Wednesday, 16 December 2009

Day 10 - World of work and Christinia Raids

So it was a sad morning waking up without our comrade Dougal who had left the night before. After a lie and brief wander around the main city centre, Lucy and Lorraine went to check out the Bella Centre, where the main negotiations are taking place. We arrived to find a strong police presence and long queues of people trying to get access to the building. After making a few enquiries we realised that there was no point sticking around as even many of the pre-registered NGOs were not being admitted.

We decided to go and check out another site of action, the "world of work" forum (a COP15 fringe event) where unions and people from the energy sectors were meeting to discuss various new technologies. We choose to sit in on a discussion about carbon capture and storage, a very hotly debated issue. My opinion is that CCF does not make clean coal but it has the potential to make cleaner coal. Although skeptical I could see the rationale behind some of the arguments for investing in CCF. Discussions revolved around the need to make a smooth transition to clean technologies and renewables and the necessity for continued fossil fuels while we build new clean green infrastructures. We need energy for the steel industry in order to manufacture the required wind turbines for example. A representative from the Australian energy unions told how they had identified CCS and solar thermal energy as the main priority for research funding and had been working closely with WWF australia to ensure that proposals are acceptable to the NGOs. Also discussed were legal liability of CCS. Basically that means who is liable if the carbon escapes from the storage sites or while being transported between capture site and storage site. It struck me that we have great interim energy needs while we build new infrastructure. It will a take time and it is critically important that we do not the squander the remaining energy with have and put strict limits on the amount of remaining fossil fuel reserves we use.

In the break-time we met a young group of trade union workers from the chemical industry. They told us of their experiences in the workplace in Belgian and had travelled to Copenhagen to make sure the bureaucrats in the talks remember the needs of the workers actually doing the hard graft.

We later headed back to the Klima forum to find Ben who had been to a number of lectures including one by Bill McKibben on the 350 campaign. Apparently the president of the Maldivs was also present. After a spot of networking with other activists (mostly from Sussex University) we head off to Christiania (an autonomous zone, also known as 'free-town') to hear Naomi Klein, of the No Logo fame address the Reclaim Power party. After quickly getting some amazing veggie curry and a quick glass of Glogg we listened to the plans for the next big day of Action due to take place on the 16th. Tensions were running high as we had been hearing how the G77 were repeatedly walking out of negotiations. The panel discussed the plans for the people forum to be held outside the Bella centre. A fair deal must include appropriate reparations to the developing world.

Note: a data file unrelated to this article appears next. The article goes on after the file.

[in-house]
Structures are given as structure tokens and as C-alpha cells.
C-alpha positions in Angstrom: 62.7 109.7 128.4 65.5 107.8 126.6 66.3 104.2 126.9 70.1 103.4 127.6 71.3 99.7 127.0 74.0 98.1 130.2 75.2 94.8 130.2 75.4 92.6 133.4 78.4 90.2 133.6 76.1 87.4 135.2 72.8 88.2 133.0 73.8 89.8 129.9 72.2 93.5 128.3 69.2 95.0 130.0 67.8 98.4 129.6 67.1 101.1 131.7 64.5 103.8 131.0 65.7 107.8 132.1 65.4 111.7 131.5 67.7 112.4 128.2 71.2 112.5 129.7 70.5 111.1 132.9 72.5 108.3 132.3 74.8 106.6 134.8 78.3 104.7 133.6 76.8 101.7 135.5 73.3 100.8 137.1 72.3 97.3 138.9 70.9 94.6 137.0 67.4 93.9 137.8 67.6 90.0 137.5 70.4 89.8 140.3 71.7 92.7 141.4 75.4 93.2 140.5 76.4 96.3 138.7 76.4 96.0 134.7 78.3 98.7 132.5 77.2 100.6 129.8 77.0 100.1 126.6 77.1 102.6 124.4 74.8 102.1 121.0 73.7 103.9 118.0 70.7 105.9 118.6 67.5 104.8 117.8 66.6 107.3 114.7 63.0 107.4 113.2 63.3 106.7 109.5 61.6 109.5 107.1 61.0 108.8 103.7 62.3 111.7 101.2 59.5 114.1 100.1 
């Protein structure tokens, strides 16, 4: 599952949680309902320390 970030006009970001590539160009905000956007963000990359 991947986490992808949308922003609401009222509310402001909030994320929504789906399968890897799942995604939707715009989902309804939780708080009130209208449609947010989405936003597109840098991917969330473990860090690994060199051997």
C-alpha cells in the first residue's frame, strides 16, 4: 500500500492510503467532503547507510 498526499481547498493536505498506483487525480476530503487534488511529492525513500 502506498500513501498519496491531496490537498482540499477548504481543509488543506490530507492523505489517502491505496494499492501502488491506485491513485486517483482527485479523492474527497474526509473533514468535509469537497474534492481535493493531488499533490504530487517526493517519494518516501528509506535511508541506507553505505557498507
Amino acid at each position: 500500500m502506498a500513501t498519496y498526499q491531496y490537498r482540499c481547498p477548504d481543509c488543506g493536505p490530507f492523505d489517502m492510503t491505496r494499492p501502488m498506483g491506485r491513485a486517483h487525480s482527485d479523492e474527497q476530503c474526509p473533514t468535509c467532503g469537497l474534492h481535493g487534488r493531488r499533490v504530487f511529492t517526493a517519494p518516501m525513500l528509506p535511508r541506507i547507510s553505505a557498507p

After the talks Ben and Lucy headed home to drop off bags, planning to return later for the party that was just getting started. Lorraine stayed behind to dance to the amazing beats and meet some samba-activist friends. Some time later, an announcement was made that the area was outside the tent was full of tear gas. The police had surrounded Christiania! We could hear bangs, a helicopter buzzed overhead, and reports from others indicated that the police had a water cannon. A barricade had been built by activists, and there were reports of things being thrown. The atmosphere was one of shock and fear, as police don't normally enter Christiania.

This was Lorraine's first experience with tear-gas, and she was very frightened, but more experienced European activists helped her by putting lemon under her eyes, and helping her to find her bicycle to get home. The most dramatic moment was just as she was about to reach an exit, and she realised the tops of all of the buildings had police on them, and the police were storming right into the centre, bringing dogs with them, and encircling the people present... they were about to cut off her escape route! Luckily a little climb over some stacked up tables (with bicycle), and she was on her way out. 10 seconds slower and she would have been detained. Police had declared the area a search zone, and were kicking down doors and windows to enter the buildings. Cycling back to town along the river it was apparent that the whole area was heavily surrounded by riot police and vans. It is difficult to see how the sheer numbers of riot police were on-site so quickly, unless this was a pre-planned raid.

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